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Art house: Police Story

Paul Fonoroff

 

Arguably the weakest-scripted best picture winner in the Hong Kong Film Awards' history, Jackie Chan's 1985 blockbuster still deserves its status as a cinematic classic. The reason is encapsulated by the undisputed merit of its award for best action choreography. The danger and derring-do of Police Story's opening and finale, along with several scenes in between, nearly make up for the puerility of the plot machinations that string them together.

It's Chan's show all the way. As the film's director and star, he co-authored the scenario with Edward Tang King-sang and supervised the action (the credit went to Jackie Chan's Martial Arts Group). Last but not least, he portrays the cop at the saga's centre. Sergeant Chan Ka-kui is a part tailor-made for the headliner, whose humour, dexterity and determination were not markedly different from the persona Chan projected both on and off screen.

The titular "story" is little to write home about, being a trite affair in which the good sergeant and assorted colleagues go after a nefarious drug boss (Chor Yuen) by convincing the beautiful canary in his gilded cage, Salina (Brigitte Lin Ching-hsia), to turn stool pigeon. Lin and future acting great Maggie Cheung Man-yuk, as Chan's petulant girlfriend, are provided with pitifully little to do. Even more incredibly, Lin was nominated for best actress, testament to the dearth of pithy women's roles in mid-1980s Hong Kong cinema.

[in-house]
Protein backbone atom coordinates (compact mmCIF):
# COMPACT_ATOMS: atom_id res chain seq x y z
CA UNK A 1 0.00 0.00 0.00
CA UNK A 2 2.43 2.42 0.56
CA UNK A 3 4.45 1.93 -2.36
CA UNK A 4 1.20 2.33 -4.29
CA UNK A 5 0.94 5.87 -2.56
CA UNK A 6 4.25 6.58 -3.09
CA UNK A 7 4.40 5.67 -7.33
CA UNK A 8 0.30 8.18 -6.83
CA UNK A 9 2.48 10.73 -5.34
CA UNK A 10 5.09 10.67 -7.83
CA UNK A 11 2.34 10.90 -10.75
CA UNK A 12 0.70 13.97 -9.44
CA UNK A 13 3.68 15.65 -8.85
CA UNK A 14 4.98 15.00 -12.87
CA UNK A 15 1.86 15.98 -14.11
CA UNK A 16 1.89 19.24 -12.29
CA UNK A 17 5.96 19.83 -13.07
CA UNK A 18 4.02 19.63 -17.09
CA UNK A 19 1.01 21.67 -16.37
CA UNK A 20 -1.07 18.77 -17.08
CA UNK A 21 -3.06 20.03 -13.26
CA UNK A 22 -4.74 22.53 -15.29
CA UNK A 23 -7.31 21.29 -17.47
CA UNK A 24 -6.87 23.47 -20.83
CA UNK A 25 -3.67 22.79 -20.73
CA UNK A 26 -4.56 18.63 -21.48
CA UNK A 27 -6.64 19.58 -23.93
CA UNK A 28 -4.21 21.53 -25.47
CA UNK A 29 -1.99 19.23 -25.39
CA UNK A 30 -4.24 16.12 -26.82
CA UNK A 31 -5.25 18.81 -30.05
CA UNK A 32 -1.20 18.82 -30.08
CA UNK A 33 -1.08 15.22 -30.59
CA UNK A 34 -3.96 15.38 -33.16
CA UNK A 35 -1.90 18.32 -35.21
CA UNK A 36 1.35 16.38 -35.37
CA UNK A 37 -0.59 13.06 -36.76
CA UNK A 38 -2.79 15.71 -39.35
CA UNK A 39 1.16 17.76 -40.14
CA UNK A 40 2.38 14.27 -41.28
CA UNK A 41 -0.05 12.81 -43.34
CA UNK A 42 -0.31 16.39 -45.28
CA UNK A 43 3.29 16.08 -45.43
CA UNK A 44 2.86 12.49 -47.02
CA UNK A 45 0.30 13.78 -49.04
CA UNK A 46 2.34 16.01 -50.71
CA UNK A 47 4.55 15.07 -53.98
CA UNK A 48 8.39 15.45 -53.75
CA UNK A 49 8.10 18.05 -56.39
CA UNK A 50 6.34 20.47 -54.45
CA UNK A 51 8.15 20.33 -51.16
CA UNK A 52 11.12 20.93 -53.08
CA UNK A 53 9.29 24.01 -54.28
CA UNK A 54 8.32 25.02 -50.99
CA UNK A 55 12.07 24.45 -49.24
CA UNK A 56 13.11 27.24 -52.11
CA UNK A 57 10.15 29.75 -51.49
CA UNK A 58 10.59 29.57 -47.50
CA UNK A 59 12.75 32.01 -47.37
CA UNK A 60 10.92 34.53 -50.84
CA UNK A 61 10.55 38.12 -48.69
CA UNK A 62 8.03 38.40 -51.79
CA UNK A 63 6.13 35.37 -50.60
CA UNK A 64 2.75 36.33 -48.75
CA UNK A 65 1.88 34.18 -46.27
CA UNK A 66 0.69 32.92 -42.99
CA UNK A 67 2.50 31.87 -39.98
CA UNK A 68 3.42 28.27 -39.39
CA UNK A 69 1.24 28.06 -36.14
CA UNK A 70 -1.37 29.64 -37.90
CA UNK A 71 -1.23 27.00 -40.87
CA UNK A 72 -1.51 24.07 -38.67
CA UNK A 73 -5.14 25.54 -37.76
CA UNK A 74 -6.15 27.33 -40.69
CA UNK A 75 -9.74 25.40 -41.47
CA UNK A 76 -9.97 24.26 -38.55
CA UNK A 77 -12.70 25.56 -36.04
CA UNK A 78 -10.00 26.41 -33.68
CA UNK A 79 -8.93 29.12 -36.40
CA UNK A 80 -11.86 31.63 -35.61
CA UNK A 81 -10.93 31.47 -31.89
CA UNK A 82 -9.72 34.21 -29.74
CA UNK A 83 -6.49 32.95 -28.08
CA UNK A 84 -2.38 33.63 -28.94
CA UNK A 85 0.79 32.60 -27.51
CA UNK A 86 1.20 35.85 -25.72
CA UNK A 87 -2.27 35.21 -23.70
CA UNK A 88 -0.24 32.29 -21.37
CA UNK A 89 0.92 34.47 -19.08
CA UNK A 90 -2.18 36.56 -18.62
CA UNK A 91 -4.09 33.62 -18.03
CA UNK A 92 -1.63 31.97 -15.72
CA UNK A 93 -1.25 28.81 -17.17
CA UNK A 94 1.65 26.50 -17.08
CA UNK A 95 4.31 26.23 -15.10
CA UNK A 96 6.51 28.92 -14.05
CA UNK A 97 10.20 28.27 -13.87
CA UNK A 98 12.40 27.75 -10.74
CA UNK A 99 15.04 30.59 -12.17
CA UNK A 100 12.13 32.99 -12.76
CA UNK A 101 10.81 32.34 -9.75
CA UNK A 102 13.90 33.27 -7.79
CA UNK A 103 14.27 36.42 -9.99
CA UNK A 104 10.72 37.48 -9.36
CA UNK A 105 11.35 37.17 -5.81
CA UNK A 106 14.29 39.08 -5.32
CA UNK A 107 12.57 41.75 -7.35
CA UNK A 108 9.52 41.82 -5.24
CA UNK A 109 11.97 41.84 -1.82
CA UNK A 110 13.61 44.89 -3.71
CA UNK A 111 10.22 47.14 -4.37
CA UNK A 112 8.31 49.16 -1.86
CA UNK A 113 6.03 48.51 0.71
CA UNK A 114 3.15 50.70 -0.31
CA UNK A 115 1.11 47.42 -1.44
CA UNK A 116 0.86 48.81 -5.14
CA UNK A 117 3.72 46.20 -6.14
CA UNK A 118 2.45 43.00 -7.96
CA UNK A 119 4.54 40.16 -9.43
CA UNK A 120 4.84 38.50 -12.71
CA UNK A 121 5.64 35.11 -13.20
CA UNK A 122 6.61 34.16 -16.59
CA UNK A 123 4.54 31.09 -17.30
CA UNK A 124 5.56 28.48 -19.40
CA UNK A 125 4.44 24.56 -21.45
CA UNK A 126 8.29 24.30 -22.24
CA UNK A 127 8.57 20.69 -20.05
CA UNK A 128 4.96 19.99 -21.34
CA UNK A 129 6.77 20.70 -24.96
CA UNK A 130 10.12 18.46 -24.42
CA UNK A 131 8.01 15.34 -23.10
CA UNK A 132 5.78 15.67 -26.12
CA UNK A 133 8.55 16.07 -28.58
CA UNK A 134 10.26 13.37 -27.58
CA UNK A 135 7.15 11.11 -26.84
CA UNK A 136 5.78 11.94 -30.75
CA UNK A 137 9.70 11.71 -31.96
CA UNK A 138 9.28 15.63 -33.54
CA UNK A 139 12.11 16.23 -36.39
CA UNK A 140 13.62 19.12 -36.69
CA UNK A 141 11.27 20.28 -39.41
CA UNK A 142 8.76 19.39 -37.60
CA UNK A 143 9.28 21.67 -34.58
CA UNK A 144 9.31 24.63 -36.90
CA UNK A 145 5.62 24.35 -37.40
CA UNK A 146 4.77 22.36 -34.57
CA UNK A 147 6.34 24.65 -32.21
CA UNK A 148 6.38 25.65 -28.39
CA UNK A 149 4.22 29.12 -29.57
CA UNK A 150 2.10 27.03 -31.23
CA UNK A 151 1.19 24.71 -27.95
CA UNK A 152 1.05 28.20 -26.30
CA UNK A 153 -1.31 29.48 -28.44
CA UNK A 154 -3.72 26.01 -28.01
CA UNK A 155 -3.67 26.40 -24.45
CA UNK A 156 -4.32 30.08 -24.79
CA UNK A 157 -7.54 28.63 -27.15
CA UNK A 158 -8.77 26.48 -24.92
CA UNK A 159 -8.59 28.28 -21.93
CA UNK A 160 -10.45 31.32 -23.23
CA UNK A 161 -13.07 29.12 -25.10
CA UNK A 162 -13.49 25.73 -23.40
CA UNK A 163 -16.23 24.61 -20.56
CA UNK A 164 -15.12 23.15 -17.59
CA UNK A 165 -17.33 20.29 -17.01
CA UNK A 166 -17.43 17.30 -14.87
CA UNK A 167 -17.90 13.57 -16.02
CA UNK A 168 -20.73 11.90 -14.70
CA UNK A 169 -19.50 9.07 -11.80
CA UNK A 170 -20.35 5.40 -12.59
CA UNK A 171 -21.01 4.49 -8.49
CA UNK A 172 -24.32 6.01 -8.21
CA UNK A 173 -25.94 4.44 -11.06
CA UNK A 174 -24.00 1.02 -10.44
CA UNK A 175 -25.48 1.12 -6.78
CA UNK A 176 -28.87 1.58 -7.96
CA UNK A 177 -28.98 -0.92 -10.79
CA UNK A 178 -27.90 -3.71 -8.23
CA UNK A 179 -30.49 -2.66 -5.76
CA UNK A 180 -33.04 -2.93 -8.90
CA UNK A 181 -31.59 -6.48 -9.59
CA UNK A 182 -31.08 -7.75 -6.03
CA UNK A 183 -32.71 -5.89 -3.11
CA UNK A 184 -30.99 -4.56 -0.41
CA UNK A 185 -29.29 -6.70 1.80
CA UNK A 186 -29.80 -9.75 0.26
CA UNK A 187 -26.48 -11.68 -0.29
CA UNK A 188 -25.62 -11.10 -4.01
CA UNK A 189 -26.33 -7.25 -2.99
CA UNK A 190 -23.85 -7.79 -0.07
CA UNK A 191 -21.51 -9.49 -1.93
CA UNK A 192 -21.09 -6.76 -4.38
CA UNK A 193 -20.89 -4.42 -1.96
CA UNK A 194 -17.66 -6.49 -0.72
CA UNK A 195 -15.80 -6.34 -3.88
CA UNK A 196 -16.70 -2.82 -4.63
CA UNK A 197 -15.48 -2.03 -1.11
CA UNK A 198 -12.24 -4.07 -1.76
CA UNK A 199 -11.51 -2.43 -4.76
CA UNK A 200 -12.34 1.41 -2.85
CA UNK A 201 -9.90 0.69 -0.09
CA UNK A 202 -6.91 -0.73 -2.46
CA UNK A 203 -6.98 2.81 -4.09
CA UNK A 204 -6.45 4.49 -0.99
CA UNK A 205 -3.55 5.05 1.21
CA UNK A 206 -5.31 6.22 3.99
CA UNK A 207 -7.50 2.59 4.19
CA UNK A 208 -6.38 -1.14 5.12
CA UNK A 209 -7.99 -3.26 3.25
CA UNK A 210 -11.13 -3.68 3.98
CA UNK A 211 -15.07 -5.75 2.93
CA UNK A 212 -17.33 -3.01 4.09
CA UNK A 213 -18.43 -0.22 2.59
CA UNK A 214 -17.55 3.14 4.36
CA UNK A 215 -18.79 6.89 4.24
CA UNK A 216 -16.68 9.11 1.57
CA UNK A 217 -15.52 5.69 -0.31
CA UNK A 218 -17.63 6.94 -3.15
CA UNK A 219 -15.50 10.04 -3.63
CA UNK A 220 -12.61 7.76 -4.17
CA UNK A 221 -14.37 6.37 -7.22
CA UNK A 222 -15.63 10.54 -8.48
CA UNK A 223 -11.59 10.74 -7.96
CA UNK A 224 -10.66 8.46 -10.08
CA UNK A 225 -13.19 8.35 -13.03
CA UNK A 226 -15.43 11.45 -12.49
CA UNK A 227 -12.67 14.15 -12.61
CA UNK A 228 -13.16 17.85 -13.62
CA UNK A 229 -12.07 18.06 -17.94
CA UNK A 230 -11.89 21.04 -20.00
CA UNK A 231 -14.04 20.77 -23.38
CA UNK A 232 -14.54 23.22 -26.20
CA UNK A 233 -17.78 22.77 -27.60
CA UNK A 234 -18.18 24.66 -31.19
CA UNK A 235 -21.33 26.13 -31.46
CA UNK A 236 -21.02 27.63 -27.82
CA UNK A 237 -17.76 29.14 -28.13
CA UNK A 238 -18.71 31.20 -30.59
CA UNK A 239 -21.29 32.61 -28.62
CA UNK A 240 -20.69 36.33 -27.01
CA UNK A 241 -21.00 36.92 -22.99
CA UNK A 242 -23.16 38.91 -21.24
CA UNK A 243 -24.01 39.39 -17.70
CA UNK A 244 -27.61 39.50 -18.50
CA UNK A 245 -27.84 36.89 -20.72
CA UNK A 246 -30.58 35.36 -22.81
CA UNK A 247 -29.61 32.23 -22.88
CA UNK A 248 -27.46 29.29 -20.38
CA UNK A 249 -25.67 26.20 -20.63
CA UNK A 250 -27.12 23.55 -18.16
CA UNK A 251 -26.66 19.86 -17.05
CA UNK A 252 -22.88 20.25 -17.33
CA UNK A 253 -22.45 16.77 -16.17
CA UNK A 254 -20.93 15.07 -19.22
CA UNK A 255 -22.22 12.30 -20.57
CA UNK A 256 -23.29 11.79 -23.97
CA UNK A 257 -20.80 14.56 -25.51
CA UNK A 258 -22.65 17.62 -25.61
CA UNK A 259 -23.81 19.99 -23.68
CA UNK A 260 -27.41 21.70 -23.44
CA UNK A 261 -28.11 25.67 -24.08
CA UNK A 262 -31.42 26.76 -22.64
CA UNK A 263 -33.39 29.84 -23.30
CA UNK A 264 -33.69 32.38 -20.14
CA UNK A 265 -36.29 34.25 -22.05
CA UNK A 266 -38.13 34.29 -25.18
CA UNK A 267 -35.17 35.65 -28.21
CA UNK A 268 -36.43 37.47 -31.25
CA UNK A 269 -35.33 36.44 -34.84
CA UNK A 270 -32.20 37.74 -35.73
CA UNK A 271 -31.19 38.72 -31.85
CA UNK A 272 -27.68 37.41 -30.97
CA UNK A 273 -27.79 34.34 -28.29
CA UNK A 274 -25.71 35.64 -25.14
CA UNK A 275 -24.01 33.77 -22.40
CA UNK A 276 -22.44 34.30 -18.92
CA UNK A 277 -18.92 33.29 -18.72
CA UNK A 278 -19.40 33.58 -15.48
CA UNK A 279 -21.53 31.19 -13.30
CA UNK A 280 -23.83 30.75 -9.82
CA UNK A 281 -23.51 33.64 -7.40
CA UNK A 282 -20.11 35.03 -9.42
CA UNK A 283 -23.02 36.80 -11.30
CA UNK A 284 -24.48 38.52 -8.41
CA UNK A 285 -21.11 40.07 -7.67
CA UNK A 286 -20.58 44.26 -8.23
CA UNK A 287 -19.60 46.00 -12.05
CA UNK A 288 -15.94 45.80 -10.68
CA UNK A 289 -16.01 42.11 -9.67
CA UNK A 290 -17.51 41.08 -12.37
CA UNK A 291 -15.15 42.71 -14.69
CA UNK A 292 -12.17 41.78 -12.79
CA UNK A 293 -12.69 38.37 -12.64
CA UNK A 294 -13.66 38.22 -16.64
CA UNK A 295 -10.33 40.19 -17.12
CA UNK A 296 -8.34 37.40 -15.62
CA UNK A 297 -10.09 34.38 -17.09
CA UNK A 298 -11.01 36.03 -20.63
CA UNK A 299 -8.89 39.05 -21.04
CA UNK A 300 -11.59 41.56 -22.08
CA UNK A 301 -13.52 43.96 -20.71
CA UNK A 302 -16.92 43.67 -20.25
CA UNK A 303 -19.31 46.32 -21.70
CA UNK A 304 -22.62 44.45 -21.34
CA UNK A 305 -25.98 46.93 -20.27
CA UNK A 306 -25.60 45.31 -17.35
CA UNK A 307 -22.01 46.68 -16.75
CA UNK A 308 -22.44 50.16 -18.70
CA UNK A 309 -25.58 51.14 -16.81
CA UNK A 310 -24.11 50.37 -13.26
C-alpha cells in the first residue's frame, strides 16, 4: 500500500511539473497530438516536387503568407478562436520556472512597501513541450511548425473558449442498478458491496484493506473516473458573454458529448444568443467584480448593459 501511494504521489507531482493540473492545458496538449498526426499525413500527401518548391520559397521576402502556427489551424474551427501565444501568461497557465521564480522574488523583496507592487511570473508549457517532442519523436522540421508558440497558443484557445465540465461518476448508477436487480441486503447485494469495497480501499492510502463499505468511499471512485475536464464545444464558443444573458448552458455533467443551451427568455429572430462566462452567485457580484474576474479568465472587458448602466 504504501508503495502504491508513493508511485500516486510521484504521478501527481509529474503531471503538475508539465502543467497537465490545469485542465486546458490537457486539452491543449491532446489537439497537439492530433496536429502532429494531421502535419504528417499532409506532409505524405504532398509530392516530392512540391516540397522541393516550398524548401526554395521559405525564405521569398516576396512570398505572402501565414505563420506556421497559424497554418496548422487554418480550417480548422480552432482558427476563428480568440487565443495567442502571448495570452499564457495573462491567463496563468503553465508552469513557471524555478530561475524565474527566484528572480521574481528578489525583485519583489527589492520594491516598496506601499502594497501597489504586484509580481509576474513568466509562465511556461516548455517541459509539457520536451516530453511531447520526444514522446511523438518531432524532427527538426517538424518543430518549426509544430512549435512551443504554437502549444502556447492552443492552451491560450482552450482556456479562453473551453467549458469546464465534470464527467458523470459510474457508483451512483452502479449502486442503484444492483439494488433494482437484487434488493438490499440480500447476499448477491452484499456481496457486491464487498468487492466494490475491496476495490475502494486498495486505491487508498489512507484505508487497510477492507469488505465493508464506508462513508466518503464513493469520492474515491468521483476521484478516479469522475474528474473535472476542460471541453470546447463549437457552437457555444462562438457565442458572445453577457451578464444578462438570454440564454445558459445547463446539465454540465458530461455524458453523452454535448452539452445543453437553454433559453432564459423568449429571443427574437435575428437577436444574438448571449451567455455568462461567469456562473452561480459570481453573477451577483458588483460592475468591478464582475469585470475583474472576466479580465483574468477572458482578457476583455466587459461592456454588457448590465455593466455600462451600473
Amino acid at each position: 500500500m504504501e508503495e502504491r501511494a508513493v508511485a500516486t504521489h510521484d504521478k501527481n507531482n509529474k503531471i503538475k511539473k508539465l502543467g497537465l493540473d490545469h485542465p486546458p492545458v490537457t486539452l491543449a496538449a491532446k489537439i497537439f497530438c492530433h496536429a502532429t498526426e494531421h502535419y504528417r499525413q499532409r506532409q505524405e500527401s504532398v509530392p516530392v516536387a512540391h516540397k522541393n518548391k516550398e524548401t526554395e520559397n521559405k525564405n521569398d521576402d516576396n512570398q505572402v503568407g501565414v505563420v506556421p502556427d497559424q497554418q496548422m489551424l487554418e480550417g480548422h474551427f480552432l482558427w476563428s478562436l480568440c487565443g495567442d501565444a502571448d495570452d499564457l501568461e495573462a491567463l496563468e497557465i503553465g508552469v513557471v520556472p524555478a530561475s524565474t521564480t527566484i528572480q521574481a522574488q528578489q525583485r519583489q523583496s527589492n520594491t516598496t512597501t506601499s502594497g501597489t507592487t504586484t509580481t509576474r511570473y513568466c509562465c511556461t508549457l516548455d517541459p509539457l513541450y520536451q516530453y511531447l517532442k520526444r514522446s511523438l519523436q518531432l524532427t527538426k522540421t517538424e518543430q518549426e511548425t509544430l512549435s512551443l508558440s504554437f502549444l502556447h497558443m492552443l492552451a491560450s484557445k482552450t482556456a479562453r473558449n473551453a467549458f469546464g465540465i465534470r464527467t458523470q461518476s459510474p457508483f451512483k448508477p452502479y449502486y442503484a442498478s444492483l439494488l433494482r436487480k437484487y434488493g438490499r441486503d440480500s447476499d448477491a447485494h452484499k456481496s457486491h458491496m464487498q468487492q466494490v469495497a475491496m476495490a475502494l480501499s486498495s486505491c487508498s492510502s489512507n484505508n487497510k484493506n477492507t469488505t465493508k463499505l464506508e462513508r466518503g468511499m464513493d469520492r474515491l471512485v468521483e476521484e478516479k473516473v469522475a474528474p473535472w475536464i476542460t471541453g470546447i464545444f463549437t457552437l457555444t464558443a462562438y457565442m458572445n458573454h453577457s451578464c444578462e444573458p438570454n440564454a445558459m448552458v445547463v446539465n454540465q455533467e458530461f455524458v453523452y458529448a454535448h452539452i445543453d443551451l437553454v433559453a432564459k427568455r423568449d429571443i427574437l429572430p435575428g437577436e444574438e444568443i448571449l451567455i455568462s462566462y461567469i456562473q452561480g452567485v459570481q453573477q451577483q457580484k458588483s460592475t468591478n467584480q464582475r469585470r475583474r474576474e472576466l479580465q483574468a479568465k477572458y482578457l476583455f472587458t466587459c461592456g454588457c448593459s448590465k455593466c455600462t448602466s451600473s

But all is forgiven once Chan and his stunt team go into action. This they fortunately do as soon as the title credits and obligatory introductory exposition are disposed of. Chan's pursuit of the crime baron through a hillside squatter village not only leaves the settlement in ruins, but neatly segues into one of the most acrobatic bus chases ever lensed, aided and abetted by the star's Chaplinesque use of an umbrella.

Overlooking the narrative inanities and more large-framed glasses than an entire season of Dynasty, the movie presents a number of non-perilous surprises as well.

Highlights include amusing cameos by contemporary luminaries such as radio personality Winnie Yu Ching as a boyish policewoman in charge of Chan's publicity shoot, and composer Michael Lai Siu-tin in a hilarious scene, displaying the sergeant's special talent for parallel parking.

These are but mere detours on the way to the bravura finish in the Wing On Department Store, a sequence whose novelty reflected the modernity of the then new Tsim Sha Tsui East district. More than a quarter of a century later the cop's multi-storey atrium leap remains an impressive feat, so much so that its instant replay from different angles is still welcome, despite serving no dramatic purpose other than a chance to savour Chan's tour de force.

It furnishes the proceedings with such an impressive coda that one can almost - but not quite - forget the vacuity of the preceding situations and characters, particularly the female angle.

Far more satisfying results were to be achieved in Police Story III: Supercop (1992), the apex of the five Police Story installments produced from 1985 to 2004. But for a look at Chan at his physical peak and relatively unfettered by scriptural stratagems, you can't do much better than the original opus.

48hours@scmp.com

 

Police Story , May 11, 7pm, HK Film Archive; June 9, 2pm, Broadway Cinematheque. Part of the 100 Must-See HK Movies programme

 

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